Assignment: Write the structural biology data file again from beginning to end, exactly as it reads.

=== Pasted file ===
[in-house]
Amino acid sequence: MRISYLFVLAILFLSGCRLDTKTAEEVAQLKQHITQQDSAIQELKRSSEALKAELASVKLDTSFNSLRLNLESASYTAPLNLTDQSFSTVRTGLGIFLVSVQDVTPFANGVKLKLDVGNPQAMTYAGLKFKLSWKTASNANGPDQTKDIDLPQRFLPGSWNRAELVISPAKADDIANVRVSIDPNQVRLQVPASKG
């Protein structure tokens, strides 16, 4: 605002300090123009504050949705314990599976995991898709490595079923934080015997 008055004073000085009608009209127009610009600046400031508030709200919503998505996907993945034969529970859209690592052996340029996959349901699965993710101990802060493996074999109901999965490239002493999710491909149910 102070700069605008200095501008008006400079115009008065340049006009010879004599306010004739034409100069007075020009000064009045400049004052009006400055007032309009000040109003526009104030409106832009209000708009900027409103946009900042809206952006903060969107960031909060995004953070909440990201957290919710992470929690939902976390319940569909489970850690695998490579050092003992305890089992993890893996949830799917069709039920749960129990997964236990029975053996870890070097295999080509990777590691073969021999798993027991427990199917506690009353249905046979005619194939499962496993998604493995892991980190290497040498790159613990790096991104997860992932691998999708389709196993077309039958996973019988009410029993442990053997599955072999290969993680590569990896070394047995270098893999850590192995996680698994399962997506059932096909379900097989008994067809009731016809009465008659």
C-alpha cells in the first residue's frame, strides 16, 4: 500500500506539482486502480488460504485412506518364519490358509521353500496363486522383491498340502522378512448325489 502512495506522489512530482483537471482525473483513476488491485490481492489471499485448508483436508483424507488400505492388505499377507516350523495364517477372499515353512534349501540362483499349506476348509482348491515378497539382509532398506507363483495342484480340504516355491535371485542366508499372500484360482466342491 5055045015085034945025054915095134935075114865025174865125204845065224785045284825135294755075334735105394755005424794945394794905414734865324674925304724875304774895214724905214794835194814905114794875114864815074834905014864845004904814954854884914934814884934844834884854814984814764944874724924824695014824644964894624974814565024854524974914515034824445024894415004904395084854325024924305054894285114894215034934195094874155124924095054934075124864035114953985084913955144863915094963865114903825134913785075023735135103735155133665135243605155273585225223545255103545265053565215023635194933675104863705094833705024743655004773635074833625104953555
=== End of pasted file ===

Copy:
[in-house]
Amino acid sequence: MRISYLFVLAILFLSGCRLDTKTAEEVAQLKQHITQQDSAIQELKRSSEALKAELASVKLDTSFNSLRLNLESASYTAPLNLTDQSFSTVRTGLGIFLVSVQDVTPFANGVKLKLDVGNPQAMTYAGLKFKLSWKTASNANGPDQTKDIDLPQRFLPGSWNRAELVISPAKADDIANVRVSIDPNQVRLQVPASKG
């Protein structure tokens, strides 16, 4: 605002300090123009504050949705314990599976995991898709490595079923934080015997 008055004073000085009608009209127009610009600046400031508030709200919503998505996907993945034969529970859209690592052996340029996959349901699965993710101990802060493996074999109901999965490239002493999710491909149910 102070700069605008200095501008008006400079115009008065340049006009010879004599306010004739034409100069007075020009000064009045400049004052009006400055007032309009000040109003526009104030409106832009209000708009900027409103946009900042809206952006903060969107960031909060995004953070909440990201957290919710992470929690939902976390319940569909489970850690695998490579050092003992305890089992993890893996949830799917069709039920749960129990997964236990029975053996870890070097295999080509990777590691073969021999798993027991427990199917506690009353249905046979005619194939499962496993998604493995892991980190290497040498790159613990790096991104997860992932691998999708389709196993077309039958996973019988009410029993442990053997599955072999290969993680590569990896070394047995270098893999850590192995996680698994399962997506059932096909379900097989008994067809009731016809009465008659």
C-alpha cells in the first residue's frame, strides 16, 4: 500500500506539482486502480488460504485412506518364519490358509521353500496363486522383491498340502522378512448325489 502512495506522489512530482483537471482525473483513476488491485490481492489471499485448508483436508483424507488400505492388505499377507516350523495364517477372499515353512534349501540362483499349506476348509482348491515378497539382509532398506507363483495342484480340504516355491535371485542366508499372500484360482466342491 5055045015085034945025054915095134935075114865025174865125204845065224785045284825135294755075334735105394755005424794945394794905414734865324674925304724875304774895214724905214794835194814905114794875114864815074834905014864845004904814954854884914934814884934844834884854814984814764944874724924824695014824644964894624974814565024854524974914515034824445024894415004904395084854325024924305054894285114894215034934195094874155124924095054934075124864035114953985084913955144863915094963865114903825134913785075023735135103735155133665135243605155273585225223545255103545265053565215023635194933675104863705094833705024743655004773635074833625104953555